Events & Reviews
The Northern Trust: Course Insight
Playoff beards are about to grow big, but it’s the biggest heart that usually wins it all. 125 players are ready to do battle as the first event of the FedEx Cup playoffs gets underway this week at the Glen Oaks Club for The Northern Trust (formerly The Barclays). Hideki Matsuyama, Justin Thomas, and Jordan Spieth have a bulls-eye on their back as the top-ranked players in the playoffs. Others like Harold Varner III, Sergio Garcia, and Adam Scott embrace their underdog distinctions and look to rise from the depths of ranking oblivion with a $10 million prize on the line. The top 100 players will advance to next week’s Dell Technologies Championship in Boston. Then the field gets whittled to 70 for the BMW Championship, and finally, the top 30 players square off in the Tour Championship in Atlanta until one man is left standing.
Glen Oaks is a 27-hole golf club, but for the playoffs, a new 18-hole routing was created that draws from three different nines. Advanced billing of the par-70, 7,350-yard composite track calls it “Augusta of the North,” and it’s easy to see why. Manicured green grass, flawless white sand, and nursery-quality mulch around the trees give it a very Augusta-like appearance. Fairways are wide and tightly mown, bunkers are sharp-edged and deep, and the greens are firm and fast. Shaved areas around the greens present a lot of challenges in the short game, and the slopes and contours of the putting surfaces will demand players’ respect, requiring them to hit certain quadrants for the best chance at scoring.
The par-5, 625-yard 3rd hole doesn’t give players any time to settle into their round and is the longest hole on the course. A downhill tee shot needs to steer clear of a large, deep bunker on the left side of the fairway, which narrows significantly in the landing area. On approach, players must be extremely precise to attack the heavily bunkered green and putting surface that’s severely sloped.
Tee shot placement is crucial on the par-4, 450-yard 8th hole. Off the tee, players must navigate between the daunting set of fairway bunkers to the left and some very thick rough to the right of the fairway. A blind approach adds an element of uncertainty in club selection into an uphill green that sits at an angle. Aggressive shots here can just as easily be punished as they can be rewarded with steep bunkers protecting both sides of the putting surface that will make any up-and-down very challenging.
No. 11 is a riveting 315-yard, risk-reward par 4 that can be drivable depending on wind direction. The 11th can be played in many different ways to yield birdie opportunities, but any look at eagle will require players to thread their tee shot between a pond running down the entire left side of the green and a water hazard protecting the right. A very shallow green that slopes severely from back to front can make any approach shot extremely demanding, and if players hit their approach through the green the deep back bunker is no bargain either.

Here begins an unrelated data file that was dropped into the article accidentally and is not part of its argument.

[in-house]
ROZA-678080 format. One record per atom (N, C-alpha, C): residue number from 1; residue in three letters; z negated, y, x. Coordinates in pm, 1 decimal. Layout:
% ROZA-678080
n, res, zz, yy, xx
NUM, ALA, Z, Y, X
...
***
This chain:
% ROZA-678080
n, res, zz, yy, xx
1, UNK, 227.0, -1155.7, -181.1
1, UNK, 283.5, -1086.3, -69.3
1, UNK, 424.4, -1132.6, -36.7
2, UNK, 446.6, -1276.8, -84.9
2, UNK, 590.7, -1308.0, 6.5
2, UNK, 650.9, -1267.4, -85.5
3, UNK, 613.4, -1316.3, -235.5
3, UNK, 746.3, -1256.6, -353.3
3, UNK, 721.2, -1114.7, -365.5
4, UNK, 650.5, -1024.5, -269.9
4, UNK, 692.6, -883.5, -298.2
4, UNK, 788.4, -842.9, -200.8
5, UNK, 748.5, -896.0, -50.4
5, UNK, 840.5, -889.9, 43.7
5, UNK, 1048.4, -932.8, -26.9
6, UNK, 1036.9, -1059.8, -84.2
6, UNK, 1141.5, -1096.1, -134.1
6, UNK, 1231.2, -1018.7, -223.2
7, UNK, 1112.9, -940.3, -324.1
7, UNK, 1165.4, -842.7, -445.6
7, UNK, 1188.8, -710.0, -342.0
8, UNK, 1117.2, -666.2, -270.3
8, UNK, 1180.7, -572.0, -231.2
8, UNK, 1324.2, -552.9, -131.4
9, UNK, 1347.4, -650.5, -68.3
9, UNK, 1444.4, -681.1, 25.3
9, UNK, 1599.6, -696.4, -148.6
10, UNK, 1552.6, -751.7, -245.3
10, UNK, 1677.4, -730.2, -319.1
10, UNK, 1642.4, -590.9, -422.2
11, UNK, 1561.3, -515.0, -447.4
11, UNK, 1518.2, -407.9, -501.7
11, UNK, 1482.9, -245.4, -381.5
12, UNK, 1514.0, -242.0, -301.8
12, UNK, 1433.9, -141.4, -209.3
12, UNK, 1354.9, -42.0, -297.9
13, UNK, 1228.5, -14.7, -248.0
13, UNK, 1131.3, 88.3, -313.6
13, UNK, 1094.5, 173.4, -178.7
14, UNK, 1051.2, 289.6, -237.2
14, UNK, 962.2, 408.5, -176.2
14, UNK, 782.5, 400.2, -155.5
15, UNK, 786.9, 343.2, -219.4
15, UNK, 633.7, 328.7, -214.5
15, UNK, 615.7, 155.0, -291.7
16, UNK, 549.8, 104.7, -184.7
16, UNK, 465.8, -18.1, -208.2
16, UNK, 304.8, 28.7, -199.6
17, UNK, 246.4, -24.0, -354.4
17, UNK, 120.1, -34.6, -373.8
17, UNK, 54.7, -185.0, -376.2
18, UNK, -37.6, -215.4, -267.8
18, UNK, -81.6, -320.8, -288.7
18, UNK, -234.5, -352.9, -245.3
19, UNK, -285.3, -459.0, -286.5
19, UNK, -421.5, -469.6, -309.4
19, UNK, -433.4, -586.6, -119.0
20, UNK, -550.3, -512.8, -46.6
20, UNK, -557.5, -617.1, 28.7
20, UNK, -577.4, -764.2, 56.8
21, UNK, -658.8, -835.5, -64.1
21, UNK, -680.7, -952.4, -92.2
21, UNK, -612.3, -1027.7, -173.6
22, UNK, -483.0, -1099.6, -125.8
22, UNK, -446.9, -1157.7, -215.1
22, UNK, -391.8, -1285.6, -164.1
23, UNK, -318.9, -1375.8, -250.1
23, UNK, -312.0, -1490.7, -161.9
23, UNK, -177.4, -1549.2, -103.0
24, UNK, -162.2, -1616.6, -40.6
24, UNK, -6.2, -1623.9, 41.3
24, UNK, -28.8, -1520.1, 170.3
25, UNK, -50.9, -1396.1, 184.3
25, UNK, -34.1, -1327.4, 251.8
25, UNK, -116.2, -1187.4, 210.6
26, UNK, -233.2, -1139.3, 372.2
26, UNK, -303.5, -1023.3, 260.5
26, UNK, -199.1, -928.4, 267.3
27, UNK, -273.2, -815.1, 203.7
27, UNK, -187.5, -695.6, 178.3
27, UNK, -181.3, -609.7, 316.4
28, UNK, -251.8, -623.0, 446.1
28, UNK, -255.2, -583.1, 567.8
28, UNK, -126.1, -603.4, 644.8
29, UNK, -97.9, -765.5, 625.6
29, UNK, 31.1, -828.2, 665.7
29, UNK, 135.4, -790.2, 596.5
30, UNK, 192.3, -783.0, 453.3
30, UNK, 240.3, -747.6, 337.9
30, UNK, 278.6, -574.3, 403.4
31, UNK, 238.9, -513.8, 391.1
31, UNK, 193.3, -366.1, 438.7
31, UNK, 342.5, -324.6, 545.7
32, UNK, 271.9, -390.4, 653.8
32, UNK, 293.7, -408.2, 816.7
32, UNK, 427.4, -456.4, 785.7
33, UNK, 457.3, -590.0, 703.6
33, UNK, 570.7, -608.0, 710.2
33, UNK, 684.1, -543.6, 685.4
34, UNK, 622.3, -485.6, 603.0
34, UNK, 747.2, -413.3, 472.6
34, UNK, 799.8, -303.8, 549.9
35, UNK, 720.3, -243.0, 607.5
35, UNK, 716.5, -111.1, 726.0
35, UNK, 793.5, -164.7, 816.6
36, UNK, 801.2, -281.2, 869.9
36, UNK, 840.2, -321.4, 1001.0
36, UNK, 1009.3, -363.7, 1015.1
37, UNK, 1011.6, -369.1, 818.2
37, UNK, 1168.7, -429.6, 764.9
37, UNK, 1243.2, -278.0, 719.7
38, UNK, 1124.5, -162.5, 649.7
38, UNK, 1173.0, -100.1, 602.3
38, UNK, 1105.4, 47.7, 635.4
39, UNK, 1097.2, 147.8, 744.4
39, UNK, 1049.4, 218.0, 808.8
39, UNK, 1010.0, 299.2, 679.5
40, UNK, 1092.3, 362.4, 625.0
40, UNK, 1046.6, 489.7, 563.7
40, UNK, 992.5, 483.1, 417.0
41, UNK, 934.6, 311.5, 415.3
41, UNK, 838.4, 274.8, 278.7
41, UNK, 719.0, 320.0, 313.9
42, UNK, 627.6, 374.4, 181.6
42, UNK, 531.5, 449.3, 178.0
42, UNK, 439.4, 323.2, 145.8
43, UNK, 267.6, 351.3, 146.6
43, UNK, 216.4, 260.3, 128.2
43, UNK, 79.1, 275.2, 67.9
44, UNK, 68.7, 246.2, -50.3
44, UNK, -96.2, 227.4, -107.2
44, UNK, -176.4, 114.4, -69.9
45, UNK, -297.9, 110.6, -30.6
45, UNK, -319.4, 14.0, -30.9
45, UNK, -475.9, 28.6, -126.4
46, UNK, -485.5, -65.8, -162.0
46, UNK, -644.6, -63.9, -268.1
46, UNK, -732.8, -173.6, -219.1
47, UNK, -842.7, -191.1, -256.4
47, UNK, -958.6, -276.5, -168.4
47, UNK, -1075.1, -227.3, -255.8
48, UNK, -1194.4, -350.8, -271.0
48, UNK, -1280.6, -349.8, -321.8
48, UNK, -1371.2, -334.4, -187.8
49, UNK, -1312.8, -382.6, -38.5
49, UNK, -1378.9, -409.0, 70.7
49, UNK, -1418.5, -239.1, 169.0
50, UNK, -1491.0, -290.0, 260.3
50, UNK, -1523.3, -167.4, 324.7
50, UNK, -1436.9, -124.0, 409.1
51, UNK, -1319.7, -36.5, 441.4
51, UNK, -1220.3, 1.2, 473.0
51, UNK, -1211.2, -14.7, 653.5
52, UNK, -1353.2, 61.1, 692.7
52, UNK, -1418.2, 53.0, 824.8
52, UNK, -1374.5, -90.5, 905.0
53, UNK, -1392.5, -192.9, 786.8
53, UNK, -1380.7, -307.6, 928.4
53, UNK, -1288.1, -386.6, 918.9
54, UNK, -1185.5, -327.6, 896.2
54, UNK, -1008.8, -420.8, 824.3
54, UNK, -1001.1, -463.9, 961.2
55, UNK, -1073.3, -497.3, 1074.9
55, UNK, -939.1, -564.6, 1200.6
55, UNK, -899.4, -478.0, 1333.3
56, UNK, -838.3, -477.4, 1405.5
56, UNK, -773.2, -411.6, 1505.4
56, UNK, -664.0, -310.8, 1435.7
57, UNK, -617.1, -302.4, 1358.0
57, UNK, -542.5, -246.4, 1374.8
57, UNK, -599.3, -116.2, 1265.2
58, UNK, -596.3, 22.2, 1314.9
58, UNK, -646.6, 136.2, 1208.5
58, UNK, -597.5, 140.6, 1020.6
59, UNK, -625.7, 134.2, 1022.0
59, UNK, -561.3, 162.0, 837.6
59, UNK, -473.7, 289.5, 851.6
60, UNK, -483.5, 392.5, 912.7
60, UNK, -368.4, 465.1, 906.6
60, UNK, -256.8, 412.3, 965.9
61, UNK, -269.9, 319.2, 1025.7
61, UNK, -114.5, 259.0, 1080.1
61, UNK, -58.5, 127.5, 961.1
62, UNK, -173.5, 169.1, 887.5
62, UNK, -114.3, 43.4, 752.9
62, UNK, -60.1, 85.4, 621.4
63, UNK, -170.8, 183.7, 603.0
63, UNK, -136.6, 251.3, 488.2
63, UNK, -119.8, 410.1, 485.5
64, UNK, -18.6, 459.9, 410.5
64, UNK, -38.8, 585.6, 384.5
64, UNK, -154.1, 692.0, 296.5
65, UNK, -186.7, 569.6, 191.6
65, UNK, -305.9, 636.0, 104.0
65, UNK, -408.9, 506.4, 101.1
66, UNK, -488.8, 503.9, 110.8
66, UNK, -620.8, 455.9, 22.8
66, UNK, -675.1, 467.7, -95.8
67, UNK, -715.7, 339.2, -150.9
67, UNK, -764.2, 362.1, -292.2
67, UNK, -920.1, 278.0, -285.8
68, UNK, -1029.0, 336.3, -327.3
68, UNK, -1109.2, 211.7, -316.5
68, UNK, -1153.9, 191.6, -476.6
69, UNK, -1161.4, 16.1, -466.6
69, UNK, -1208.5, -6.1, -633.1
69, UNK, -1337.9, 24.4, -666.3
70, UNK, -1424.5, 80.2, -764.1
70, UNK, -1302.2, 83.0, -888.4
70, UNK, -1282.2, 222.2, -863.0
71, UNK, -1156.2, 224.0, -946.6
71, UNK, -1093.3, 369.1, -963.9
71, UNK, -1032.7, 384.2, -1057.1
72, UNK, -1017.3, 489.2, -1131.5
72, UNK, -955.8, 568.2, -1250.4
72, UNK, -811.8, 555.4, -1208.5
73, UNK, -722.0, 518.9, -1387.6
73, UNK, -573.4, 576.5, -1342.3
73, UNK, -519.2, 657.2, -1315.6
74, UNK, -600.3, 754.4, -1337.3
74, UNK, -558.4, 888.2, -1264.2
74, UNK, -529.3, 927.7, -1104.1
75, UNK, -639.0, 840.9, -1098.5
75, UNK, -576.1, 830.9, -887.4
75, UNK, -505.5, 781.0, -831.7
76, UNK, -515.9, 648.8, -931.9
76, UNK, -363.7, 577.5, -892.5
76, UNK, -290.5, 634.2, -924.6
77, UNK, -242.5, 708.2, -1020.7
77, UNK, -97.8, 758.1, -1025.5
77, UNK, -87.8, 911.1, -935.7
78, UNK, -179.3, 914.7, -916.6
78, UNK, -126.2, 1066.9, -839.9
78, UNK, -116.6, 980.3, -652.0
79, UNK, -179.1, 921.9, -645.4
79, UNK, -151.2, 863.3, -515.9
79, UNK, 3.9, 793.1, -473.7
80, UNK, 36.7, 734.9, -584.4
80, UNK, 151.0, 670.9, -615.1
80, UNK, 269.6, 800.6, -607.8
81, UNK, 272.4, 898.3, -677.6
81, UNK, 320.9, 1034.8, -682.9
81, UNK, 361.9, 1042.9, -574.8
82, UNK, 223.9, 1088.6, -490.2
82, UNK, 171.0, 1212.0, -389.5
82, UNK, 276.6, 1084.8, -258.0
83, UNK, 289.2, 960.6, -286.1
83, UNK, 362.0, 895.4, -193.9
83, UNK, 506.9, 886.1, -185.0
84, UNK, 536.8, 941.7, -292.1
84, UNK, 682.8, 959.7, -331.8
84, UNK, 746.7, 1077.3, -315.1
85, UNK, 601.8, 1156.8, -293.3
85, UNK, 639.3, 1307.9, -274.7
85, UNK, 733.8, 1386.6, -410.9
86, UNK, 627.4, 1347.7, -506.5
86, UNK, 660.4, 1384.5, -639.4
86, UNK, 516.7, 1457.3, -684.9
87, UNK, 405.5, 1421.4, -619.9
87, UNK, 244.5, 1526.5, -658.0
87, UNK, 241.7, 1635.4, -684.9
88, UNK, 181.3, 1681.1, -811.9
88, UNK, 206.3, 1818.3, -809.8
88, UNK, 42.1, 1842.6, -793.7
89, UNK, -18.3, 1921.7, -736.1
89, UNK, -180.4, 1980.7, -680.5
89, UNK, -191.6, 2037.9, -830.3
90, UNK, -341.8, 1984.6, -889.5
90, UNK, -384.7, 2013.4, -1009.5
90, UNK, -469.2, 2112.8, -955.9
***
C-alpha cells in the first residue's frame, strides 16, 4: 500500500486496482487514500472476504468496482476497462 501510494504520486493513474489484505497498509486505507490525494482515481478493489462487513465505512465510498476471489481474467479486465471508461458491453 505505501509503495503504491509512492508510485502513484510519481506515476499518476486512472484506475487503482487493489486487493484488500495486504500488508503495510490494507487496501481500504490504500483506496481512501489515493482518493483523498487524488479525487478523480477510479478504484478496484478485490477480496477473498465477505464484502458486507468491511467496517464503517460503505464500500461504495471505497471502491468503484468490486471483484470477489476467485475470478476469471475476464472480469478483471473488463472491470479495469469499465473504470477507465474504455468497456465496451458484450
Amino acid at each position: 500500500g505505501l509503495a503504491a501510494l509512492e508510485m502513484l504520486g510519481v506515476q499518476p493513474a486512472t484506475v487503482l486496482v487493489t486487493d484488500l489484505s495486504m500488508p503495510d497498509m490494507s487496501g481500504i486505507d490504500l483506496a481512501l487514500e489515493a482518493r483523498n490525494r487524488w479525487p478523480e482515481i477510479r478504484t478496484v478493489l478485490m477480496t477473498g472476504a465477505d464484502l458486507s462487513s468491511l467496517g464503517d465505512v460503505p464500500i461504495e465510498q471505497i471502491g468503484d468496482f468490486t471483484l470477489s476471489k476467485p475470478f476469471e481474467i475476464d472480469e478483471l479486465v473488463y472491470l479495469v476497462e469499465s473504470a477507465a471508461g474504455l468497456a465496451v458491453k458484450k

At 235-yard long, the par-3 17th is the longest par-3 on the course and also the most difficult. The tee shot plays downhill to an undulating green that’s guarded by a large pond on the left and a pair of menacing bunkers on both sides. Contoured rollout from the putting surface will punish shots that miss even slightly, making par a very good score here.
Players To Watch
Defending FedEx Cup champion Rory McIlroy put all questions to rest last week about whether he’d return to defend his crown after initially revealing he never fully healed from the rib injury he suffered to start the season. I think McIlroy will be significantly better than the last time we saw him, and his prodigious distance off the tee will be a huge advantage this week. However don’t expect to see the Rory we’ve come to expect over the last few years, especially with his ongoing putting woes on a course that’s going to give even the best putters fits. Rory will finish outside the top-20.
Harold Varner III will be the first player to tell you a long shot is better than no shot, and thanks to a splendid all-around performance last week at the Wyndham Championship, Varner positioned himself inside the top-125. But in order to be a Cinderella you can’t lose in the first round, and unfortunately we’ve likely seen the last of Varner this season. Varner’s statistically one of the worst putters in the field this week, and no matter how well he plays tee-to-green, that’s going to cost him at Glen Oaks. HVIII is a talented kid with a bright future, but expect a quick exit from the playoffs and a finish outside the top-30.
In Wesley Bryan’s five top-10 finishes this season and victory at the RBC Heritage he kept his tee shots in the fairway and as a result hit a boatload of greens. However, in Bryan’s nine missed cuts he’s been all over the place with driver and at times looked downright uncomfortable with an iron in his hands. The glue that can keep that all together this week, however, is Bryan’s touch around the greens. This year Bryan’s ranked 5th in Total Putting and that’s going to be crucial this week on Glen Oaks ticklish greens. If Bryan can keep the big stick under control, his ranking of 14th on Tour in SG: Approach-The-Green will give him a lot of good looks at birdie, and his putting will seal the deal. Look for Bryan to hold off Daniel Berger on Sunday for the win and entrench his spot in the top-30 for a chance to win it all next month in Atlanta.